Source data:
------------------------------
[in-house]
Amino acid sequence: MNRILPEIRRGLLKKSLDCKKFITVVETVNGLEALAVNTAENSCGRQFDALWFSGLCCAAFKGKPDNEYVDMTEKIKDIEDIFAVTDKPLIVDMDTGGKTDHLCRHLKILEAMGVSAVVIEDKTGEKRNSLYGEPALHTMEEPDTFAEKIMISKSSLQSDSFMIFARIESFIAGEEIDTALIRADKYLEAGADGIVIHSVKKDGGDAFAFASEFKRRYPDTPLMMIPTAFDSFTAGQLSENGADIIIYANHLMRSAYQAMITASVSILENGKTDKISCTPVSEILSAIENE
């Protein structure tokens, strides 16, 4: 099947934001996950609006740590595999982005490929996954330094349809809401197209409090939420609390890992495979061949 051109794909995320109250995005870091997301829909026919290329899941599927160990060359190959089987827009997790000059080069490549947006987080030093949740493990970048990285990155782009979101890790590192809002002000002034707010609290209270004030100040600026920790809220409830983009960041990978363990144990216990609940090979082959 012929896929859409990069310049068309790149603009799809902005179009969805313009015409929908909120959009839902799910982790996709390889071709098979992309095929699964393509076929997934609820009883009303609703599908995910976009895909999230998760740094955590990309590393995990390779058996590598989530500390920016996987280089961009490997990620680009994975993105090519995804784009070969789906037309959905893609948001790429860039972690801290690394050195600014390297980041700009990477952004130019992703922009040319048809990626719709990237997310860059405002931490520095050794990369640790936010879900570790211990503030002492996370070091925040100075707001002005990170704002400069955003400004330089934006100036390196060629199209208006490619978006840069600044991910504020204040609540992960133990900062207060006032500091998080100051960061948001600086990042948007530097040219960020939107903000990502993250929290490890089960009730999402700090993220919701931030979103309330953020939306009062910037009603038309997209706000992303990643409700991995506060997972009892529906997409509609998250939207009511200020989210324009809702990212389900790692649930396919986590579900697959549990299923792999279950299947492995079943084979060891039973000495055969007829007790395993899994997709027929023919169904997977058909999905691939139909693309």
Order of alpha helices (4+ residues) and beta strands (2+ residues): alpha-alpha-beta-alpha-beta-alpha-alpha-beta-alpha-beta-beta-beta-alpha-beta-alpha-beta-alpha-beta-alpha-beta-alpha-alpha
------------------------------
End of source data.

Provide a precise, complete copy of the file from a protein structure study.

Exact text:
[in-house]
Amino acid sequence: MNRILPEIRRGLLKKSLDCKKFITVVETVNGLEALAVNTAENSCGRQFDALWFSGLCCAAFKGKPDNEYVDMTEKIKDIEDIFAVTDKPLIVDMDTGGKTDHLCRHLKILEAMGVSAVVIEDKTGEKRNSLYGEPALHTMEEPDTFAEKIMISKSSLQSDSFMIFARIESFIAGEEIDTALIRADKYLEAGADGIVIHSVKKDGGDAFAFASEFKRRYPDTPLMMIPTAFDSFTAGQLSENGADIIIYANHLMRSAYQAMITASVSILENGKTDKISCTPVSEILSAIENE
């Protein structure tokens, strides 16, 4: 099947934001996950609006740590595999982005490929996954330094349809809401197209409090939420609390890992495979061949 051109794909995320109250995005870091997301829909026919290329899941599927160990060359190959089987827009997790000059080069490549947006987080030093949740493990970048990285990155782009979101890790590192809002002000002034707010609290209270004030100040600026920790809220409830983009960041990978363990144990216990609940090979082959 012929896929859409990069310049068309790149603009799809902005179009969805313009015409929908909120959009839902799910982790996709390889071709098979992309095929699964393509076929997934609820009883009303609703599908995910976009895909999230998760740094955590990309590393995990390779058996590598989530500390920016996987280089961009490997990620680009994975993105090519995804784009070969789906037309959905893609948001790429860039972690801290690394050195600014390297980041700009990477952004130019992703922009040319048809990626719709990237997310860059405002931490520095050794990369640790936010879900570790211990503030002492996370070091925040100075707001002005990170704002400069955003400004330089934006100036390196060629199209208006490619978006840069600044991910504020204040609540992960133990900062207060006032500091998080100051960061948001600086990042948007530097040219960020939107903000990502993250929290490890089960009730999402700090993220919701931030979103309330953020939306009062910037009603038309997209706000992303990643409700991995506060997972009892529906997409509609998250939207009511200020989210324009809702990212389900790692649930396919986590579900697959549990299923792999279950299947492995079943084979060891039973000495055969007829007790395993899994997709027929023919169904997977058909999905691939139909693309």
Order of alpha helices (4+ residues) and beta strands (2+ residues): alpha-alpha-beta-alpha-beta-alpha-alpha-beta-alpha-beta-beta-beta-alpha-beta-alpha-beta-alpha-beta-alpha-beta-alpha-alpha